Serving And Receiving Courts• You shall serve from, and receive in, the right service court when you or your opponent has scored an even number of points in that game.• You shall serve from, and receive in, the left service court when you or your opponent has scored an odd number of points in that game.• You and your opponent will hit the shuttle alternately until a fault is made or the shuttle ceases to be in play.
Scoring And Serving• You score a point and serve again from the alternate service court when your opponent makes a fault or the shuttle ceases to be in play because it touches the surface of your opponents side of court.• No points will be scored when you make a fault or the shuttles ceases to be in play because it touches the surface of your side of court. The serving right will then be transferred to your opponent.
Serving And Receiving Courts• At the start of the game, and each time a side gains the right to serve, the service shall be delivered from the right service court. Only your opponent standing diagonally opposite of you shall return the service.• Should your opponents partner touched or hit the shuttle, it shall be a fault and your side scores a point.
Order Of Play And Position After the service is returned, either you or your partner may hit the shuttlefrom any position on your side of the net. Then either player from the opposing side may do the same, and so on,until the shuttle ceases to be in play.
Scoring And Serving• If you are serving or receiving first at the start of any game, you shall serve or receive in the right service court when your side or your opponents side scored an even number of points.• You shall serve from or receive in the left service court when your side or your opponents side has scored an odd number of points.• The reverse pattern shall apply to your partner.• In any game, the right to serve passes consecutively from the initial server to the initial receiver, then to that initials receivers partner, then to the opponent who is due to serve from the right service court, then to that players partner, and so on.• You shall not serve out of turn, receive out of turn, or receive two consecutive services in the same game, except as provided in service court errors and lets.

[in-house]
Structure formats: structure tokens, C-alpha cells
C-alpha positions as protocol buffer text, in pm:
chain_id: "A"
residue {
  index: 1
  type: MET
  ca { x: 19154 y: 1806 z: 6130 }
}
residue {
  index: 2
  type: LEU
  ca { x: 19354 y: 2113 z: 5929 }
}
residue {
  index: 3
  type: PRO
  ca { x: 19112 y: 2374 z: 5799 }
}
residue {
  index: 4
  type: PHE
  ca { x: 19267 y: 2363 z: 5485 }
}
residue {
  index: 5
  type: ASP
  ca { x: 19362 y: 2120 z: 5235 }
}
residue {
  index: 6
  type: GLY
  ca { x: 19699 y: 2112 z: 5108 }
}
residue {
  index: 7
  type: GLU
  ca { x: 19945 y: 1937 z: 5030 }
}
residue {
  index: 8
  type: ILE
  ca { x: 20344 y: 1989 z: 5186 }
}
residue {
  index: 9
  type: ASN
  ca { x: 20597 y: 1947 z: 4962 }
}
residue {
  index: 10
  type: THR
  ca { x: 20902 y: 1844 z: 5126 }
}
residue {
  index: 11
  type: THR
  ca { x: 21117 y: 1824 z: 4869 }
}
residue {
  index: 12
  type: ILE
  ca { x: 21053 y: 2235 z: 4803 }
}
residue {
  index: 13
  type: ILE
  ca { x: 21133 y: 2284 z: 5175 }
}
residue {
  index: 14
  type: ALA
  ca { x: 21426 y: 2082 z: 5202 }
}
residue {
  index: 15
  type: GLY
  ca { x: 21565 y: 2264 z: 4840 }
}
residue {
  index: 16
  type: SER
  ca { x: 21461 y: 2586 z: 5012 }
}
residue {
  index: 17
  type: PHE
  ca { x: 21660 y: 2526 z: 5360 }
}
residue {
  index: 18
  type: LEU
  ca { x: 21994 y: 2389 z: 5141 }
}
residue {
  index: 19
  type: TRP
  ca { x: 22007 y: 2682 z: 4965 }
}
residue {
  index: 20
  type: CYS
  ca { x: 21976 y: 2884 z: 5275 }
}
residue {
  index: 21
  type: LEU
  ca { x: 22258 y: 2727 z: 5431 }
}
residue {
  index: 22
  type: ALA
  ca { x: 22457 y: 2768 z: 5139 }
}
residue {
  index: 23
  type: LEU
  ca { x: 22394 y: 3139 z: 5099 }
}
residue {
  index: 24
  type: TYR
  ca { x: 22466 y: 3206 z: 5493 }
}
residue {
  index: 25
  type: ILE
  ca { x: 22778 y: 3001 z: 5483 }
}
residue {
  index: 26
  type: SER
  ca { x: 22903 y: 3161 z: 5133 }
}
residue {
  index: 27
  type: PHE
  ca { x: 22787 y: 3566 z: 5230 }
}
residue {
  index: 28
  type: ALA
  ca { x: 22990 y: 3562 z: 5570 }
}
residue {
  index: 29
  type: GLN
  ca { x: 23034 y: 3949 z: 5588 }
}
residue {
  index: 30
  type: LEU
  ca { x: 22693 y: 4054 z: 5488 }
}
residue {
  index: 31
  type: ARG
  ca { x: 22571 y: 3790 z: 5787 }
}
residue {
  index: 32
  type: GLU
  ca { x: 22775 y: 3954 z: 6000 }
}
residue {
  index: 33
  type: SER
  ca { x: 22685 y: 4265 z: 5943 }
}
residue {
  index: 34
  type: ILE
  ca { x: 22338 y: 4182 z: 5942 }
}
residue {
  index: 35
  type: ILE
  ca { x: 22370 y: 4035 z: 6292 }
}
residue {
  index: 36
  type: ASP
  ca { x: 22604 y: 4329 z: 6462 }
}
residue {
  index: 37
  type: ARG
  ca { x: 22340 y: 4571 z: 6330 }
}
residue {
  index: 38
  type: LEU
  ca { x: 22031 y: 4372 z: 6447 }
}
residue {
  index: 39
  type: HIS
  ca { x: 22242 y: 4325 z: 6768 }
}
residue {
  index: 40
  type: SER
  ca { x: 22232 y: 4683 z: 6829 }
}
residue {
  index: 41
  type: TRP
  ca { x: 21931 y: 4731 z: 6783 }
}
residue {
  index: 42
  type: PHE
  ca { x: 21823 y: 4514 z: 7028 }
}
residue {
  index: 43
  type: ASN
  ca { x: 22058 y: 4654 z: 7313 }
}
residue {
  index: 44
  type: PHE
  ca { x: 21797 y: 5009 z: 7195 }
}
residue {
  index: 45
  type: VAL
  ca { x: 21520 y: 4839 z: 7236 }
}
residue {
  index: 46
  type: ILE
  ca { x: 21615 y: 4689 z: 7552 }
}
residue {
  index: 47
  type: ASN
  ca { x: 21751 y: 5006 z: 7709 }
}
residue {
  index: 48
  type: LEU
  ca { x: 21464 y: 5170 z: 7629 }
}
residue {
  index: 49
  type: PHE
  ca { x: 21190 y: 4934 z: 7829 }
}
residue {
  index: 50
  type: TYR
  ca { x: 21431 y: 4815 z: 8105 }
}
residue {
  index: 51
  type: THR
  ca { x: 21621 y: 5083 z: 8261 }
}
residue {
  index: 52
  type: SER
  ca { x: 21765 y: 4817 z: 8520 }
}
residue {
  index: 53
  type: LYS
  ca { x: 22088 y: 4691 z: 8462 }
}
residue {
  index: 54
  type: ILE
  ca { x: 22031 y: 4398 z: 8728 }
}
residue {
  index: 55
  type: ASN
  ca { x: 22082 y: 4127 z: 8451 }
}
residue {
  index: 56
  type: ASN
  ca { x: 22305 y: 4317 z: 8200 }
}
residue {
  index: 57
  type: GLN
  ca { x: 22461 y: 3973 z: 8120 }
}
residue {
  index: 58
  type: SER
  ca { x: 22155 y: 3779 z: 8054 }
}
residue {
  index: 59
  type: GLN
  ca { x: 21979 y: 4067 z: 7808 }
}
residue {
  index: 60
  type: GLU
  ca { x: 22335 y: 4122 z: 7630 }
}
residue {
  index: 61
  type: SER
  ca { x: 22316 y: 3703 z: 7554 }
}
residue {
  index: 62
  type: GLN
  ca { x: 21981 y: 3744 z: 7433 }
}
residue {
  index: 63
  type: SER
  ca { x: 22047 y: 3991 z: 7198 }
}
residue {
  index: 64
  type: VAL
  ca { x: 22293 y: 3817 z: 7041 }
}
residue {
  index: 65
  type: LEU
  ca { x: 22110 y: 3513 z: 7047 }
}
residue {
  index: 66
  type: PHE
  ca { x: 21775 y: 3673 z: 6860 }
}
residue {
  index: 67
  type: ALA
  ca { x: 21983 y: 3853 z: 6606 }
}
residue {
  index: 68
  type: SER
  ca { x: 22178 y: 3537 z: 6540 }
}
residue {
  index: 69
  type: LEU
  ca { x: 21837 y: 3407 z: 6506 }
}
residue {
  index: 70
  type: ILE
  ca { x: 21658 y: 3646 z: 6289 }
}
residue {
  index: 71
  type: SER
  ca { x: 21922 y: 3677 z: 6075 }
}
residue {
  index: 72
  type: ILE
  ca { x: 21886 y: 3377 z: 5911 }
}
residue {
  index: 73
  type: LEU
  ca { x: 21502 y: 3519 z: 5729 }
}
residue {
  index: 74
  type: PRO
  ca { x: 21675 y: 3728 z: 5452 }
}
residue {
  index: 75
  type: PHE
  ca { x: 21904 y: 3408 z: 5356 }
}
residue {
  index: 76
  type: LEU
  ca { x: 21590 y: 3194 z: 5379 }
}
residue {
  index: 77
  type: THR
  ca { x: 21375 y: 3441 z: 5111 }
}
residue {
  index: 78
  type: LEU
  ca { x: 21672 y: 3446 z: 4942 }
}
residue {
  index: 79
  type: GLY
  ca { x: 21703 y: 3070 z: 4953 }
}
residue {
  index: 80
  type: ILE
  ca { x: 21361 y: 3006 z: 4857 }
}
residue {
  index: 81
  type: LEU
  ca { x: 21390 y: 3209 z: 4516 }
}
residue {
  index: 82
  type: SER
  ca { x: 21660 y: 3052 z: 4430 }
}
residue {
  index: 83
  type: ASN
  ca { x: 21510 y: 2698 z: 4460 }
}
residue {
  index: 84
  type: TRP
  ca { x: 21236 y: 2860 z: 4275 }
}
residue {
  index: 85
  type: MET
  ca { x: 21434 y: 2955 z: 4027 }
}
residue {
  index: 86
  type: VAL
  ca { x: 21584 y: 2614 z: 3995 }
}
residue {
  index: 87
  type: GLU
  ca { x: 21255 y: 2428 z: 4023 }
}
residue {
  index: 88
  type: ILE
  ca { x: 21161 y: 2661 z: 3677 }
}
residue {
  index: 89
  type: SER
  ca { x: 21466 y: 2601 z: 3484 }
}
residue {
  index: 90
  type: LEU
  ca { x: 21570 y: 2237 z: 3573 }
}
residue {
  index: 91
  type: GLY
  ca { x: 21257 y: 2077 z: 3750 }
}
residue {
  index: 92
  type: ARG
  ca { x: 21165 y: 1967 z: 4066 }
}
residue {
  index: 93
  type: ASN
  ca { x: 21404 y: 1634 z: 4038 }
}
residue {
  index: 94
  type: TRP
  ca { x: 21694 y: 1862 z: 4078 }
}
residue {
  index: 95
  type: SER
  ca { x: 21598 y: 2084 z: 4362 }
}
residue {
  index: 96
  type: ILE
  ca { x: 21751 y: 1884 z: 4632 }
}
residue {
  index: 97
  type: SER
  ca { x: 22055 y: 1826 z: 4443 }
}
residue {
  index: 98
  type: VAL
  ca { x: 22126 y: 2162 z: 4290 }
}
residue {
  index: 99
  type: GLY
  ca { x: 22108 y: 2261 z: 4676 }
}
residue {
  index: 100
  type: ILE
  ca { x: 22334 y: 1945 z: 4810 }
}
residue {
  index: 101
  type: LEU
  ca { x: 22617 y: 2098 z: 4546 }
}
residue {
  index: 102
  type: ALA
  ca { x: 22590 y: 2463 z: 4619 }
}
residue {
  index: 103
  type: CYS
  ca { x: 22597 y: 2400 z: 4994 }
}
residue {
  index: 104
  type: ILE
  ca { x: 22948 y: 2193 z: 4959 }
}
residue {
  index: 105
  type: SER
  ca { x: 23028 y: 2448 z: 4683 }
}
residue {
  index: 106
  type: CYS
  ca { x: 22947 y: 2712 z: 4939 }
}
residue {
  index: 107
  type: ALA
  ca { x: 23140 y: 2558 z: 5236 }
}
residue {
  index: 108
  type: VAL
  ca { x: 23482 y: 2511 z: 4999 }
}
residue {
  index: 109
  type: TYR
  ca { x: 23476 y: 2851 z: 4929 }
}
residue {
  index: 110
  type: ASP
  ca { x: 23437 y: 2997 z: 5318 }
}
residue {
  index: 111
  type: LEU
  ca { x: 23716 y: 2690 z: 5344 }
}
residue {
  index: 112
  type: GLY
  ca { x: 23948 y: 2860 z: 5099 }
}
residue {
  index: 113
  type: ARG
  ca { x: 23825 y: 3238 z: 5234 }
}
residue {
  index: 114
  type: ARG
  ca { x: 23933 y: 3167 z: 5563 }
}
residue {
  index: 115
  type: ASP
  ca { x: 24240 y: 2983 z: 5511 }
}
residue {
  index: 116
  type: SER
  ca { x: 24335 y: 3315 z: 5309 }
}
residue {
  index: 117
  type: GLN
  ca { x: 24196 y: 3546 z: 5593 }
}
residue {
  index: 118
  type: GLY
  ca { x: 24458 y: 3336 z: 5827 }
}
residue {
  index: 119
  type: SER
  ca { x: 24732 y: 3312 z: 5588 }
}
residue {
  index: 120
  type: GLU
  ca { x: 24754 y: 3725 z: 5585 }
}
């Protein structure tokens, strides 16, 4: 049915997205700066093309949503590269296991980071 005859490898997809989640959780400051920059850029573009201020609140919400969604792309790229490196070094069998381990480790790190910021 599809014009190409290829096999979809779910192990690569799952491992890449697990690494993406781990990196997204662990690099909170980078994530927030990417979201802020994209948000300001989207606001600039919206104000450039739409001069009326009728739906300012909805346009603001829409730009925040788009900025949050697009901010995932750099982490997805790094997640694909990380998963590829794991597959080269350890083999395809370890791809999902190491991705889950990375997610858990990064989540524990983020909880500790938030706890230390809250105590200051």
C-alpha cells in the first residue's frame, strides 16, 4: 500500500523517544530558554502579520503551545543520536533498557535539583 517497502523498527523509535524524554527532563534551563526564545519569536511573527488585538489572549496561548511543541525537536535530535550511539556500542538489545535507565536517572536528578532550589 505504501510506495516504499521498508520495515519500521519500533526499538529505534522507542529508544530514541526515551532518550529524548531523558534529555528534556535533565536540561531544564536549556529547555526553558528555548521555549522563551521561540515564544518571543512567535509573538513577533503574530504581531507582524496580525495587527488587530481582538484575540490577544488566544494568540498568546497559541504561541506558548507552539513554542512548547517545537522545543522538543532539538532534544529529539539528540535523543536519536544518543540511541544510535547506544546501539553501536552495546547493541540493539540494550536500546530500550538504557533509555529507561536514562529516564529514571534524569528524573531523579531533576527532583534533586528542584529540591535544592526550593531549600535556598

Officials And Appeal The referee is in overall charge of the tournament. The umpire, where appointed, is in charge of the match, the court and its immediate surrounds. The umpire shall report to the referee. The service judge shall call service faults made by the server should they occur. A line judge shall indicate whether a shuttle landed in or out on the line or lines assigned. An officials decision is final on all points of fact for which that official is responsible.
Umpire’s Role• Upload and enforce the Rules of Badminton and, especially, call a fault or let should either occur.• Give a decision on any appeal regarding a point of dispute, if made before the next service is delivered.• Ensure players and spectators are kept informed of the progress of the match.• Appoint or remove line judges or a service judge in consultation with the referee.• Where another court official is not appointed, arrange for that officials duties to be carried out.• Where an appointed official is unsighted, carry out the officials duties or play a let.• Record and report to the referee all matters in relation to continuous play, misconduct and penalties.• Take to the referee all unsatisfied appeals on questions of law only. (Such appeals must be made before the next service is delivered, or, if at the end of the game, before the side that appeals has left the court.)